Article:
Fernand Braudel Institute of World Economics Associated with the Fundação Armando Alvares Penteado



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Part III: Conclusions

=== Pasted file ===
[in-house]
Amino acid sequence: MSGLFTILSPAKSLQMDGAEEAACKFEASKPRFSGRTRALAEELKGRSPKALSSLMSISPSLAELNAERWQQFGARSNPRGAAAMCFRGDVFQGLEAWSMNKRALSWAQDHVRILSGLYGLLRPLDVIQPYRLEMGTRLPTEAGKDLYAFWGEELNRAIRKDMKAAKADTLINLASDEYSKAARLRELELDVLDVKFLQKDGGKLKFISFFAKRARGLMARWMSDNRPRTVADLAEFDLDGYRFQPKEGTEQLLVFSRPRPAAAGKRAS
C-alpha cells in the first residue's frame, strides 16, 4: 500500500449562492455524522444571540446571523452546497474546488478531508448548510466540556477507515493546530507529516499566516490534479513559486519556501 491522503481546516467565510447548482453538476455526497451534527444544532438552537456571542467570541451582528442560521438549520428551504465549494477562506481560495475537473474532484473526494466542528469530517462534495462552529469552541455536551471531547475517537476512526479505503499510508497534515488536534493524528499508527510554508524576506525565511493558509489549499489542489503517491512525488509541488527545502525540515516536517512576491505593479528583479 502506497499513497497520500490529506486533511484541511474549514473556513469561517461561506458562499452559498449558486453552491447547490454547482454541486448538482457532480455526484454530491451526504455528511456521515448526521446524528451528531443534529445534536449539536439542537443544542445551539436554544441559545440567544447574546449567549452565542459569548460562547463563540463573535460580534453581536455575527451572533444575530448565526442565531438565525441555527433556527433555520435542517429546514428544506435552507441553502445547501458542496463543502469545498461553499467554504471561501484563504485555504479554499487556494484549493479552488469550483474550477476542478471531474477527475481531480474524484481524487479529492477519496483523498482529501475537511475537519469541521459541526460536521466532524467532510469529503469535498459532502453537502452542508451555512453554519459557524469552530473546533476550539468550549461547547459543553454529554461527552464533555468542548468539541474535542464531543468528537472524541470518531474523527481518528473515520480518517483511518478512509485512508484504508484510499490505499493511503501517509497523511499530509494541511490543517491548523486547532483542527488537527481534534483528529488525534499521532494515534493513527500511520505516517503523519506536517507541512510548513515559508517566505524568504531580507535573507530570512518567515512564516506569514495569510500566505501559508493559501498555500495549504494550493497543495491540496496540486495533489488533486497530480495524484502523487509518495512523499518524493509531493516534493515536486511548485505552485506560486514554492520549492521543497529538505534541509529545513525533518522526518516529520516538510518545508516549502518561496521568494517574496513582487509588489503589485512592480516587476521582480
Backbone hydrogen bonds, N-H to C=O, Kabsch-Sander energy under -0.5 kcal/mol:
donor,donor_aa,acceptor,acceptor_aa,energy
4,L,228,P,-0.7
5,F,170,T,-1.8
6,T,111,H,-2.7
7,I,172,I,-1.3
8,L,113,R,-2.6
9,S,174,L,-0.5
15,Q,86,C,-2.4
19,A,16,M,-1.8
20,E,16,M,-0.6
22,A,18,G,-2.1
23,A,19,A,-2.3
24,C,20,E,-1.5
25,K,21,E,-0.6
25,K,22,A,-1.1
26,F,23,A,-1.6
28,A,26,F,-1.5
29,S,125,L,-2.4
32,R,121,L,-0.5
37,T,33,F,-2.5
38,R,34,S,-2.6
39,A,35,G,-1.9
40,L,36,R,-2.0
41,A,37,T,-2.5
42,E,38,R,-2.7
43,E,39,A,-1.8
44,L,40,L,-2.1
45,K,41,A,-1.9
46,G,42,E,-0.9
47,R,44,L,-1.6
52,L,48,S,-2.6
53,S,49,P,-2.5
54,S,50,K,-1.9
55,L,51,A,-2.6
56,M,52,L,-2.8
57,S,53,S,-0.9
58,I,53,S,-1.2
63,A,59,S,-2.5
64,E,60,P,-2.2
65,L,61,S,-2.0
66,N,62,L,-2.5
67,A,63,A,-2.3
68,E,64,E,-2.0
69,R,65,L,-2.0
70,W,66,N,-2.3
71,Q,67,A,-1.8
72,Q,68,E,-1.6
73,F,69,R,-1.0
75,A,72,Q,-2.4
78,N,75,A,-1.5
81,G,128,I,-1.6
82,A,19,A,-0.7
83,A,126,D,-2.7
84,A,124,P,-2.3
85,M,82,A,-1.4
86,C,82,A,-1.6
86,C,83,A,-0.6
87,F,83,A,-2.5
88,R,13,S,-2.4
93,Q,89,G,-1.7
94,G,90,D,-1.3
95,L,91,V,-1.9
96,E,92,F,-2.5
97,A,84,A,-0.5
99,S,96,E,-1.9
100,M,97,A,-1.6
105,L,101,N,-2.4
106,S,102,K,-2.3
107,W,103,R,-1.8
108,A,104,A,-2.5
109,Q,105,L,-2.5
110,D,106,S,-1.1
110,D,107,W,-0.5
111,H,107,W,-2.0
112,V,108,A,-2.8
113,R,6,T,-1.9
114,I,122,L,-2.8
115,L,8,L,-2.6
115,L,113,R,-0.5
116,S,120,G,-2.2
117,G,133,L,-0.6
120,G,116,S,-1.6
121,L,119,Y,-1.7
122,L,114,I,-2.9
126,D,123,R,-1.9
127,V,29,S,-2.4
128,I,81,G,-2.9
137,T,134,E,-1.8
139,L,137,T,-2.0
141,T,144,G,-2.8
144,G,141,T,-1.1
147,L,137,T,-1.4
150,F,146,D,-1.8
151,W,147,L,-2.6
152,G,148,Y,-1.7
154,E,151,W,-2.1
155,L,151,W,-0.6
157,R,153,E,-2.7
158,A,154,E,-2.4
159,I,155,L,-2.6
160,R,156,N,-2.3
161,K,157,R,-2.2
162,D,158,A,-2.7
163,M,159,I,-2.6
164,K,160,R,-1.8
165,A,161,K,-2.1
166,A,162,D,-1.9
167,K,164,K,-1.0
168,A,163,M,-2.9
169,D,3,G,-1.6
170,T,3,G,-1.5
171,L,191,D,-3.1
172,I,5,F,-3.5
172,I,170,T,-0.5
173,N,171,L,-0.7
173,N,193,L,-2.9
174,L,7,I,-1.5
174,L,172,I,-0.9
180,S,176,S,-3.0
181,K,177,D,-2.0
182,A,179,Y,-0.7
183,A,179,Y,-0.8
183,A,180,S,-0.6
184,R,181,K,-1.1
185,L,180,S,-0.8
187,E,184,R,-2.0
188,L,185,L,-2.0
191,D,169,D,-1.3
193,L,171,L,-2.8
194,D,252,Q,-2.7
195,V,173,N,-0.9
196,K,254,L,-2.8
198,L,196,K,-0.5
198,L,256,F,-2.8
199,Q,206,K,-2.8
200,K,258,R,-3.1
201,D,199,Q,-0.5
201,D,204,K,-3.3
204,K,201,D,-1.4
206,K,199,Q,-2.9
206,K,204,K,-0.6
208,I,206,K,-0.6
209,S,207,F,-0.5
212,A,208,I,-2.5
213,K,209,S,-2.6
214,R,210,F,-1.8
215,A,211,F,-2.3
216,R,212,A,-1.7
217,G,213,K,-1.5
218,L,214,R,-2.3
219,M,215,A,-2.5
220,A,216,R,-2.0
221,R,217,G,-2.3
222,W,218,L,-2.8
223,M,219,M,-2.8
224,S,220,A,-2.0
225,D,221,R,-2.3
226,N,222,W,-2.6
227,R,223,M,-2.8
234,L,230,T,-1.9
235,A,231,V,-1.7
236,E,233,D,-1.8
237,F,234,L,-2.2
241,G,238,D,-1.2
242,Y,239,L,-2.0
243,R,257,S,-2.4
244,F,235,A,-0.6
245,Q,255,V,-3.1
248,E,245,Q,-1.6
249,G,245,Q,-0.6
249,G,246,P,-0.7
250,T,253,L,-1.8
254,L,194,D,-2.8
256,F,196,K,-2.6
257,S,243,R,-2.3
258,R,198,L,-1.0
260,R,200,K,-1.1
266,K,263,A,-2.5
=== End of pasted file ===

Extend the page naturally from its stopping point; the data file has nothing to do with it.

9. Death and Taxes. Earlier in this report, the question was raised of whether or not, with the decline of the highland mining economy and lack of alternate forms of regional production, the urbanization of the altiplano is faced with a possible relapse into ruralism. La Paz and its altiplano hinterland form the most urbanized and densely settled region of Bolivia. However, its pace and degree of urbanization has been moderate by world standards and founded on a weak economic base.